Senator Joyce Maker’s Monthly Column

Things are usually quiet during this time of the year at the State House, but last Monday was different as we all returned to Augusta once more to convene for a special session. 

Although the special session was called by the governor to address the new food sovereignty law and correct a specific drafting error in the biennial budget, much of our time and effort was spent passing an important ranked-choice voting delay bill and debating LD 1650, “An Act To Amend the Marijuana Legalization Act.”

This bill, sponsored by the Marijuana Legalization Implementation Committee, is the result of seven months and countless hours of work by me and my colleagues on the committee. Although a bill of this scope and magnitude is never perfect, I am proud of the open and transparent process we took to arrive at this final product.

Since March, the committee has conducted hours of public hearings, received hundreds of email submissions and provided a number of opportunities for everyone to weigh in on this important issue. After much research and deliberation, the committee drafted LD 1650 to establish a framework and tax structure for the new adult-use marijuana industry that was created by Question 1 on last November’s ballot.

Establishing a new industry from the ground up has proved to be no simple task. At 83 pages long, this is a complex bill that covers a lot of policy areas with the main goals of allowing adults to purchase safe and predictable products, putting Mainers first by providing entrepreneurial opportunities for our residents, deterring black market sales so customers can be confident in what they are purchasing, respecting local control and above all else, promoting safety for our children and on our roadways.

If this bill becomes law, the state will hand the keys over to municipalities, which will have full control of marijuana sales in their towns. If municipalities chose to opt in to the industry, they will have the ability to adopt their own licensing standards, set locational restrictions or limit the number of facilities that will be allowed. 

To put Maine entrepreneurs over big marijuana growers from away, the bill stipulates that applicants for retail licenses must be a Maine resident for at least two years and that the majority of stakeholders or investors must also be residents of Maine. Applicants must also undergo a criminal background check and they cannot have had a disqualifying drug offence within the last 10 years, along with a few additional requirements.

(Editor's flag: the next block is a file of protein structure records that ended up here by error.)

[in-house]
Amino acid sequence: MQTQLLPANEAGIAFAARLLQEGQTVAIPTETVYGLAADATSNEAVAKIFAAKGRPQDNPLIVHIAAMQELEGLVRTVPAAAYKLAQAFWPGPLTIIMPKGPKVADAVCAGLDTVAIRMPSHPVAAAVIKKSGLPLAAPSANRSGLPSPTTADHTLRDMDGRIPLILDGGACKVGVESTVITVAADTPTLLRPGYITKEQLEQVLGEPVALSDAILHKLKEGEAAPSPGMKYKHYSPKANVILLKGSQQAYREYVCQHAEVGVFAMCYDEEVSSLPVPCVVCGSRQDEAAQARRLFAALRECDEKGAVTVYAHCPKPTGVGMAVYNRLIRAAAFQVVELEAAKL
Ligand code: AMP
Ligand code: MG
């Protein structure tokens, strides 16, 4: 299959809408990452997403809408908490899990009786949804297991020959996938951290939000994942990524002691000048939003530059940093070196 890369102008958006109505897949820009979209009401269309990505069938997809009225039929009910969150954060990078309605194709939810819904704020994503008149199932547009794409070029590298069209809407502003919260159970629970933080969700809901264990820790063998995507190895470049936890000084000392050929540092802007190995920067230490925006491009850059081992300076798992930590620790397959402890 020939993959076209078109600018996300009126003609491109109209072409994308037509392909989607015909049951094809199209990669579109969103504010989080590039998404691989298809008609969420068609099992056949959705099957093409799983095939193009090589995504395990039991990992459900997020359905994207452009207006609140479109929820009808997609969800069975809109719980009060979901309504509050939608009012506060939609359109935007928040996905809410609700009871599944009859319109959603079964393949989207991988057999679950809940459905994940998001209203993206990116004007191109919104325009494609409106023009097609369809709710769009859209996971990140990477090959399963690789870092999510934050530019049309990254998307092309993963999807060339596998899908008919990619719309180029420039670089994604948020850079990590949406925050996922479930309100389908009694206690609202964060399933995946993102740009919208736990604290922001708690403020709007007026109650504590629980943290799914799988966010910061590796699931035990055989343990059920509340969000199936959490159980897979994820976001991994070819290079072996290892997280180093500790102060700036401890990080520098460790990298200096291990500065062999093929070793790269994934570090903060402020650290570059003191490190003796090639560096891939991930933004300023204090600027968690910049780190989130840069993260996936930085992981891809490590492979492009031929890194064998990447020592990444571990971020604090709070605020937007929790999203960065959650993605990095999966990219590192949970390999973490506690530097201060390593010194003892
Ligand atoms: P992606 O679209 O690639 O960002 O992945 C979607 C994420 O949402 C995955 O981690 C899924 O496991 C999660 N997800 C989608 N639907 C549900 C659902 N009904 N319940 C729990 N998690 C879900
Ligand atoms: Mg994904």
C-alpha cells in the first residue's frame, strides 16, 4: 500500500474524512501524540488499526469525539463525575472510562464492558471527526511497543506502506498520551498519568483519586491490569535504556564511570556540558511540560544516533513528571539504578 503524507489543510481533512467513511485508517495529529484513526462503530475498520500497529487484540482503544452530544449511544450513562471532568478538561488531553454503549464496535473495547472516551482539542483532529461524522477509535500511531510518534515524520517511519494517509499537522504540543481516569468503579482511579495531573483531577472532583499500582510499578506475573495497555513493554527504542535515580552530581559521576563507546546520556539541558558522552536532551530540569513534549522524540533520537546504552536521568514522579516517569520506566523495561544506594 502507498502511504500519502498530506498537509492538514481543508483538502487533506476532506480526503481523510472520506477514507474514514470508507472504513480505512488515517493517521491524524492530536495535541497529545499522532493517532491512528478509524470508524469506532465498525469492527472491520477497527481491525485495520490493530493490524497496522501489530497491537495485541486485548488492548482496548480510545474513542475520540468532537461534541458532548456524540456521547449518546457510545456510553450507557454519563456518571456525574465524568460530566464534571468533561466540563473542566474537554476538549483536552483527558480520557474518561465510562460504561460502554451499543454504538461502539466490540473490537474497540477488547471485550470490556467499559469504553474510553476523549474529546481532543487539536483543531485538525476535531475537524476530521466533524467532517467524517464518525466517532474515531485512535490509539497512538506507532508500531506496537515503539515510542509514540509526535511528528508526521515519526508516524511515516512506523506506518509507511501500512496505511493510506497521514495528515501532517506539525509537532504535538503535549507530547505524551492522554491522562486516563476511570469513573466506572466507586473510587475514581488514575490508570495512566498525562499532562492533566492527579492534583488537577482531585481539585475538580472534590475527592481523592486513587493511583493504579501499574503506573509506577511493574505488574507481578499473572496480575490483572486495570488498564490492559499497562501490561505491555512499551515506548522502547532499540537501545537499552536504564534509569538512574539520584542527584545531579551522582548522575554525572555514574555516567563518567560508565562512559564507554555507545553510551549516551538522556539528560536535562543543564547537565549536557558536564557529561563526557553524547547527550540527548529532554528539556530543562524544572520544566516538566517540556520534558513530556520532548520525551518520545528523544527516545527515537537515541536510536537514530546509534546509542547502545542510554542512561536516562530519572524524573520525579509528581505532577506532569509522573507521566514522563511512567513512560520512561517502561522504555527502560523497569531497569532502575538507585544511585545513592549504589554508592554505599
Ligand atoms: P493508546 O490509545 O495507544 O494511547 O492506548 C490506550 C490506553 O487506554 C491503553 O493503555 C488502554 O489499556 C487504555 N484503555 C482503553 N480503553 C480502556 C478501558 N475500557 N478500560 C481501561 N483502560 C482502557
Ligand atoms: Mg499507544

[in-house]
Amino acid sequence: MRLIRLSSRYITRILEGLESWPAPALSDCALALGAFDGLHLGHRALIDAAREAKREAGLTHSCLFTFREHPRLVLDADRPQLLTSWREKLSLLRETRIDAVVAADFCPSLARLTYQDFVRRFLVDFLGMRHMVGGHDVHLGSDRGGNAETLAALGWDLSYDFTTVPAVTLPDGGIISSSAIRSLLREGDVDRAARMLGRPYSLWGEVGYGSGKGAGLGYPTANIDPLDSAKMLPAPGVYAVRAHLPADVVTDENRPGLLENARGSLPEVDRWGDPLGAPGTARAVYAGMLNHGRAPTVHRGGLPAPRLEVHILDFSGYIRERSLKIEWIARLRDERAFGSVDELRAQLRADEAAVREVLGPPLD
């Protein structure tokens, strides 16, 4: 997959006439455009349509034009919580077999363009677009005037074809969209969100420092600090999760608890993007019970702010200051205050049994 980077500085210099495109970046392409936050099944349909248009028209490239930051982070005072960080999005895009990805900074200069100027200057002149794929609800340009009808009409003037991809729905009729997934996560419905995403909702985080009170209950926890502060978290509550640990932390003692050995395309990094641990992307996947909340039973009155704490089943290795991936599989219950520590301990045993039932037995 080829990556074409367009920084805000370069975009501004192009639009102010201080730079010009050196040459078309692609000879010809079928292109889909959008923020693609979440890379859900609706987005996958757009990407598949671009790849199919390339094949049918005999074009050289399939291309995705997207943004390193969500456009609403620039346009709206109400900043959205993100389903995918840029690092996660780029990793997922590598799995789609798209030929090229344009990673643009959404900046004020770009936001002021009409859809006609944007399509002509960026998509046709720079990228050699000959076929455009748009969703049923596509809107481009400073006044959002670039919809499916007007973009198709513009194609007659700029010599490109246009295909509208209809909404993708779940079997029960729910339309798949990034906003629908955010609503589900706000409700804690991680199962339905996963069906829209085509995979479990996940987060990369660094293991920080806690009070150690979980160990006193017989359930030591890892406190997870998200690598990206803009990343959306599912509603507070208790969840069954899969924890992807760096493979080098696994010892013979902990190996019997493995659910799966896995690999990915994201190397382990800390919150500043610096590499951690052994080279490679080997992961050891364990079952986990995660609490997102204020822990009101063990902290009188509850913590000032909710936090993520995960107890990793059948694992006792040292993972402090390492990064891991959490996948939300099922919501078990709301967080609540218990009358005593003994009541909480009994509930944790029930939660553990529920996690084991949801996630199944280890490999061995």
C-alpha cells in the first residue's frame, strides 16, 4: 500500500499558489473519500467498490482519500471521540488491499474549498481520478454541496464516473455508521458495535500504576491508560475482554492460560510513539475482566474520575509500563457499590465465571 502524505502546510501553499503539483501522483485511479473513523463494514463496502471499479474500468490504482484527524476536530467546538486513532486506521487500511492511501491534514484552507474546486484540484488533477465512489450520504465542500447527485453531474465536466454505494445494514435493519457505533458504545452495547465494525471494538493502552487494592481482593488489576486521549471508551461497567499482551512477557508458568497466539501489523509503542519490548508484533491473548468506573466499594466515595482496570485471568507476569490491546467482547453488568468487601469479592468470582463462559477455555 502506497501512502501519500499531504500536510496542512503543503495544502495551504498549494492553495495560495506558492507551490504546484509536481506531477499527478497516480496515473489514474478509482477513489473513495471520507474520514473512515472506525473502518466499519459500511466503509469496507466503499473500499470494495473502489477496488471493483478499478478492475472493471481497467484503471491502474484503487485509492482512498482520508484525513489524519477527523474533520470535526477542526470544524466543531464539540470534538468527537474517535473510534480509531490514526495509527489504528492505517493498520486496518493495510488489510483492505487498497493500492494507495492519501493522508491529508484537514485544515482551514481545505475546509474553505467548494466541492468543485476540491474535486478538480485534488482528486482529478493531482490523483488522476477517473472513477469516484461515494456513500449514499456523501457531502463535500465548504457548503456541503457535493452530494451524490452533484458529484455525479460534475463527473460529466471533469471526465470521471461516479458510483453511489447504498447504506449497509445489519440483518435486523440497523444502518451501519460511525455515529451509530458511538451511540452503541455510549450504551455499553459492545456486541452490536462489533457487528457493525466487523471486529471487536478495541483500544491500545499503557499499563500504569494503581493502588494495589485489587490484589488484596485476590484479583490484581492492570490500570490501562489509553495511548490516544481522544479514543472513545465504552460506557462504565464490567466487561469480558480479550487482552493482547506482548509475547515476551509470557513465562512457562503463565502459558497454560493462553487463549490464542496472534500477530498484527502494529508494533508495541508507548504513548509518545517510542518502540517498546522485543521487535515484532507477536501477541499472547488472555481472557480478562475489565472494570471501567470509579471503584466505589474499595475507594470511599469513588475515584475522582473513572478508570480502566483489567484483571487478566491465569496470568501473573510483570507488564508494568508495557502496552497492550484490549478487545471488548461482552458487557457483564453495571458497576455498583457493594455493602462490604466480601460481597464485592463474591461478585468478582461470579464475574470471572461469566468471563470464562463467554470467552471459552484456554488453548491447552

The bill also outlines the tax structure, which is designed to benefit both the state and municipalities that host marijuana businesses. 

The state will collect a 10 percent sales tax at the point of sale and an additional 10 percent excise tax based on weight and unit. All revenue generated will go to the general fund with a few exceptions: five percent of sales tax generated within a municipality will be sent back to the town; five percent (half) of the excise tax will be sent directly to towns; one percent of tax revenue generated will be distributed equally to towns with marijuana facilities; six percent will go towards the Adult-Use Marijuana Public Health and Youth Prevention Fund and another six percent will be placed in a fund to train law enforcement and promote safety.

While many of us did not vote for marijuana legalization and don’t necessarily support having an adult-use marijuana industry in Maine, it became the law of the land last November with the passage of Question 1. People have been using marijuana legally for a number of months now with only two options: grow it or purchase it off of the black market illegally. 

The market, as established by Question 1 last November, was drafted by special interest groups to benefit those groups, and it was highly flawed. For those reasons, portions of the new law were suspended to allow legislators the time to establish this new market, with input from all parties, in a thoughtful and responsible way. I feel that with this bill, we have accomplished this goal.

LD 1650, having passed both chambers of the Legislature, is now on the governor’s desk for approval. I sincerely hope that he signs it.